Nephrocalcinosis is diagnosed for the most part by imaging techniques. The imagings used are ultrasound (US), abdominal plain film and CT imaging.[11] Of the 3 techniques CT and US are the more preferred. Nephrocalcinosis is considered present if at least two radiologists make the diagnosis on US and/or CT. In some cases a renal biopsy is done instead if imaging is not enough to confirm nephrocalcinosis. Once the diagnosis is confirmed additional testing is needed to find the underlying cause because the underlying condition may require treatment for reasons independent of nephrocalcinosis.[11] These additional tests will measure serum, electrolytes, calcium, and phosphate, and the urine pH.[11] If no underlying cause can be found then urine collection should be done for 24 hours and measurements of the excretion of calcium, phosphate, oxalate, citrate, and creatinine are looked at.[11]

Stages of nephrocalcinosis

  • Chemical or Molecular nephrocalcinosis: Defined as a measurable increase in intracellular calcium concentrations, however, it is not visible through X-ray or microscopically.[1]
  • Microscopic nephrocalcinosis: Occurs when depositis are visible by light microscope by obtaining a tissue sample from a biopsy. However, this cannot be seen in an X-ray.[1]
  • Macroscopic nephrocalcinosis: Occurs when calcification can be seen through X-ray imaging.[1]


Increasing fluid intake to yield a urine output of greater than 2 liters a day can be advantageous for all patients with nephrocalcinosis. Patients with hypercalciuria can reduce calcium excretion by restricting animal protein, limiting sodium intake to less than 100 meq a day and being lax of potassium intake. If changing one's diet alone does not result in a suitable reduction of hypercalciuria, a thiazide diuretic can be administered in patients who do not have hypercalcemia. Citrate can increase the solubility of calcium in urine and limit the development of nephrocalcinosis. Citrate is not given to patients who have urine pH equal to or greater than 7.[citation needed]


The prognosis of nephrocalcinosis is determined by the underlying cause. Most cases of nephrocalcinosis do not progress to end stage renal disease, however if not treated it can lead to renal dysfunction this includes primary hyperoxaluria, hypomagnesemic hypercalciuric nephrocalcinosis and Dent's disease.[12] Once nephrocalcinosis is found, it is unlikely to be reversed, however, partial reversal has been reported in patients who have had successful treatment of hypercalciuria and hyperoxaluria following corrective intestinal surgery.[12]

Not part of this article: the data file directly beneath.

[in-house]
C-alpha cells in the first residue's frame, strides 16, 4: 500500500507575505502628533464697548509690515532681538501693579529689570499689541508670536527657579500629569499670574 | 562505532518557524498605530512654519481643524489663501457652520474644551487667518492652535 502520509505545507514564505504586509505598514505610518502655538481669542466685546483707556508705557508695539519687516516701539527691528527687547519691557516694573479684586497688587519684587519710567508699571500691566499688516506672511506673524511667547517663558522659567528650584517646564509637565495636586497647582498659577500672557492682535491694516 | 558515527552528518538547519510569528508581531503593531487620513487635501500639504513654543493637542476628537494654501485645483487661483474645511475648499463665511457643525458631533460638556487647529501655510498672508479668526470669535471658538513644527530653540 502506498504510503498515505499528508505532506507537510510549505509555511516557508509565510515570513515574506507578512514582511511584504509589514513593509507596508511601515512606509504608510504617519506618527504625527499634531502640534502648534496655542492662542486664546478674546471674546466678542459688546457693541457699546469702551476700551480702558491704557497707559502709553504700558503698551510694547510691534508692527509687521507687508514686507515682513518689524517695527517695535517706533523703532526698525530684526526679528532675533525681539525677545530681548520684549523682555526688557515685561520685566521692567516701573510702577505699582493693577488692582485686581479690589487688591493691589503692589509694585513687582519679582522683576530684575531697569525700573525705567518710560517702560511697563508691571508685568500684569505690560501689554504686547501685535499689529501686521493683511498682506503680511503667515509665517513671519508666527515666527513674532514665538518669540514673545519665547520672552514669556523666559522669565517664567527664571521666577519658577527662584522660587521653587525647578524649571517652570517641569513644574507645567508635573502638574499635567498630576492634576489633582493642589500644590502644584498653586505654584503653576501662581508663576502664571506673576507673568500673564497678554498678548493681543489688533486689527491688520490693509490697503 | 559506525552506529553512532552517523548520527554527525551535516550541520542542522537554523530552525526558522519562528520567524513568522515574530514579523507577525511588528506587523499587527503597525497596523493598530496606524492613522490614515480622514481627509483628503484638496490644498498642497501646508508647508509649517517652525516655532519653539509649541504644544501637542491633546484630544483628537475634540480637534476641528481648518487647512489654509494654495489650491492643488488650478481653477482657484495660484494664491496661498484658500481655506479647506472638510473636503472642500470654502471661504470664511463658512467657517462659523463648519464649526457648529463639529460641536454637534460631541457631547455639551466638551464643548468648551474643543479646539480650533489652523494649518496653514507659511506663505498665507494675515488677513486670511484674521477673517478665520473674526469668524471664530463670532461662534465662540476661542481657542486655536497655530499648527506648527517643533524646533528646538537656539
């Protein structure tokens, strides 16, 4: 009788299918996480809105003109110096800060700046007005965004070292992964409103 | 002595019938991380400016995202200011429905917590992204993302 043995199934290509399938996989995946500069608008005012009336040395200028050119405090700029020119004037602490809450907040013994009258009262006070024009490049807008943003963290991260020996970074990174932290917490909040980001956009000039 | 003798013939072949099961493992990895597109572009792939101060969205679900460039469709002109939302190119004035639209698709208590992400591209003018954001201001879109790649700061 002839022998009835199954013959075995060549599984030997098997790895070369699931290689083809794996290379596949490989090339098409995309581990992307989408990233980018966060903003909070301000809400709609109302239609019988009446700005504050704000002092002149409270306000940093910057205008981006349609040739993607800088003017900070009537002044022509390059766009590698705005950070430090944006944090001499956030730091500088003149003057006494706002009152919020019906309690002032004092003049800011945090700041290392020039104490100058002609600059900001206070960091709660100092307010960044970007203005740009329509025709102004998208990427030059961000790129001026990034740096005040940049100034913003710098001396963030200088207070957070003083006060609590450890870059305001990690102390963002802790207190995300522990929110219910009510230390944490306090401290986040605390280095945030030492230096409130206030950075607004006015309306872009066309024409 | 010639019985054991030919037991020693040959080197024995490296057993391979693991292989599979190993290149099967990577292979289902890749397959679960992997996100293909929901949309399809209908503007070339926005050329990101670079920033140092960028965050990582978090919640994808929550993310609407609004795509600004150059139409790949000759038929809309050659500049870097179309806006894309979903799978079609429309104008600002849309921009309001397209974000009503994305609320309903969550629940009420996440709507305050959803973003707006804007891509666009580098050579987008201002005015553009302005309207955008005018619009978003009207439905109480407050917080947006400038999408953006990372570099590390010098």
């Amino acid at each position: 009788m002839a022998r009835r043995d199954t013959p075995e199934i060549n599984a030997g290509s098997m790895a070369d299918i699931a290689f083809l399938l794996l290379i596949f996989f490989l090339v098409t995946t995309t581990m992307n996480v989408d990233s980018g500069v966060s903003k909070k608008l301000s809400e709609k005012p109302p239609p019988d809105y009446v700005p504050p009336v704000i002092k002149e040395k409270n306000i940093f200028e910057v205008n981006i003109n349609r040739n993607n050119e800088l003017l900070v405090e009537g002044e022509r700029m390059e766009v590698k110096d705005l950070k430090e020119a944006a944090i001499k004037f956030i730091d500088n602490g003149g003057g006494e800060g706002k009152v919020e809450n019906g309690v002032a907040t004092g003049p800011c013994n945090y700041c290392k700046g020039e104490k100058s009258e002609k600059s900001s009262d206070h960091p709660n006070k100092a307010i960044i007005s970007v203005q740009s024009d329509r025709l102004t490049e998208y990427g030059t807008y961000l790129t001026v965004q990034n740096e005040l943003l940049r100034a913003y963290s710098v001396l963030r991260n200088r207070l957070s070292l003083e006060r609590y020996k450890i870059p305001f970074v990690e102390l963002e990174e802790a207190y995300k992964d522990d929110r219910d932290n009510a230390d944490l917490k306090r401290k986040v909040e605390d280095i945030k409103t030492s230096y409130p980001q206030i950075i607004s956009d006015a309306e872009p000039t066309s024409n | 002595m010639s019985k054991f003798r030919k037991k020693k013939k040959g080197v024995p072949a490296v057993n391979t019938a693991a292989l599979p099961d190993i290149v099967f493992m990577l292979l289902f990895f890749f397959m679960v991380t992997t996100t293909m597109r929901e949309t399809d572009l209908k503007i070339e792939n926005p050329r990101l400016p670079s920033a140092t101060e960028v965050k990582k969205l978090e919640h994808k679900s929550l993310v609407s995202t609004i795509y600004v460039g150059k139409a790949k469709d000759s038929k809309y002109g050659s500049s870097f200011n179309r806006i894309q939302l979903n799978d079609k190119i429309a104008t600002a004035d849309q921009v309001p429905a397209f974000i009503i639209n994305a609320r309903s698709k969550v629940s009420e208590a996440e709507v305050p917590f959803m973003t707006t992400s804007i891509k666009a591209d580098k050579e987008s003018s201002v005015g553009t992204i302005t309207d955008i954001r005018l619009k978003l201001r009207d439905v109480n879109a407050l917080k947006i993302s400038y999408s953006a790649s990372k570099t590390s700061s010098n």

Recent research

In recent findings they have found that there is a genetic predisposition to nephrocalciosis, however the specific genetic and epigenetic factors are not clear. There seems to be multiple genetic factors that regulate the excretion of the different urinary risk factors. There has been some correlation seen that shows gene polymorphisms related to stone formation for calcium-sensing receptor and vitamin D receptors.[13] Repeated calcium stones associated with medullary sponge kidney may be related to an autosomal dominant mutation of a still unknown gene, however the genes is GDNF seems to be a gene involved in renal morphogenesis.[13] In conjunction with the gene research is another theory of how the disease manifests. This is called the free particle theory. This theory says that the increasing concentration of lithogenic solutes along the segments of the nephron leads to the formation, growth, and collection of crystals that might get trapped in the tubular lumen and begin the process of stone formation.[14] Some of the backing behind this theory is the speed of growth of the crystals, the diameter of the segments of the nephron, and the transit time in the nephron. All of these combined show more and more support for this theory.[14]